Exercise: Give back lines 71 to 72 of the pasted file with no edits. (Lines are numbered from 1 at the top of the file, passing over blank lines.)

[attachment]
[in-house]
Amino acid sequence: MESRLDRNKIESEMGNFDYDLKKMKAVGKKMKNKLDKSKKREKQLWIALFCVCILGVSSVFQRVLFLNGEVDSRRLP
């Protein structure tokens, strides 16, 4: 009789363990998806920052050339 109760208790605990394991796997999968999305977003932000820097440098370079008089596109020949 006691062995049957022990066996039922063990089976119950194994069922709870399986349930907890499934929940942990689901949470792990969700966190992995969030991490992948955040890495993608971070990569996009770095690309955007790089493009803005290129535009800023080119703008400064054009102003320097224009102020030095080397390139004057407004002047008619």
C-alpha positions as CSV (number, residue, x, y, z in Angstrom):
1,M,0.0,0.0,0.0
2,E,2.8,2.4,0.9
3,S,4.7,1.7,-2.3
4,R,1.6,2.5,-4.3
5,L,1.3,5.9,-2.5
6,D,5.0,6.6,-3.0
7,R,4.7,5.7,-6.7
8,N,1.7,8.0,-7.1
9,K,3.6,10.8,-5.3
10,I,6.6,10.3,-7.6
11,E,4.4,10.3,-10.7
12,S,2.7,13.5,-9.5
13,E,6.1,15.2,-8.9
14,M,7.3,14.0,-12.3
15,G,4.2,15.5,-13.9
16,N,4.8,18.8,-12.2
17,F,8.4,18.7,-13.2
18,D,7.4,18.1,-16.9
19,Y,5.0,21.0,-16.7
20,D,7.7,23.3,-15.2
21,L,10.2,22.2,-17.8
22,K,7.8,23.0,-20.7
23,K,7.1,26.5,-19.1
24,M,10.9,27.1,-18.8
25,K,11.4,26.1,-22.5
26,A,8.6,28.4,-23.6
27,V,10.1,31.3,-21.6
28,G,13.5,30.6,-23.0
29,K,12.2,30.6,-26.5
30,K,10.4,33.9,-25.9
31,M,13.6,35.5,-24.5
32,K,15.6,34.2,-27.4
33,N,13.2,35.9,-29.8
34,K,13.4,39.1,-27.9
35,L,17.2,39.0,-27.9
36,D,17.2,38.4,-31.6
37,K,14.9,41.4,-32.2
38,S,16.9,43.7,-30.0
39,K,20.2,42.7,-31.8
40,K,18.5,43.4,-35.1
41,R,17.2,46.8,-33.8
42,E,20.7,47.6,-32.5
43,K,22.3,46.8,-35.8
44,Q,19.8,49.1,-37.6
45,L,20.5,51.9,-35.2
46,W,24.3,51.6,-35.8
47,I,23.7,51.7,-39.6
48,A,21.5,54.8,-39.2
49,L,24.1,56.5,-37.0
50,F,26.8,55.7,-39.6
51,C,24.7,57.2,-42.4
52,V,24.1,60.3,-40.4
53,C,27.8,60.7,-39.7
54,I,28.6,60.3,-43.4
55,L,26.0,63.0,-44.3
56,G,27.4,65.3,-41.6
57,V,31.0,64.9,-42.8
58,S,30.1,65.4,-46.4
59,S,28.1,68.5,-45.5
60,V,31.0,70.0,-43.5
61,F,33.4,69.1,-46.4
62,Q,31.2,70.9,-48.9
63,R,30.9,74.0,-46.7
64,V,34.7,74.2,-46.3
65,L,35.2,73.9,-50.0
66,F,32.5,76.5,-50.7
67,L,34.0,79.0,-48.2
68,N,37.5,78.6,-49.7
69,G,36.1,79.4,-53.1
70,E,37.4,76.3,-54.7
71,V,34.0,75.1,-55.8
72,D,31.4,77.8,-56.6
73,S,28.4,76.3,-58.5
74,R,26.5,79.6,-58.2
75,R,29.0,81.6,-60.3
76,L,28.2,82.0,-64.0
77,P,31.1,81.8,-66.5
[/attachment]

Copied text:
67,L,34.0,79.0,-48.2
68,N,37.5,78.6,-49.7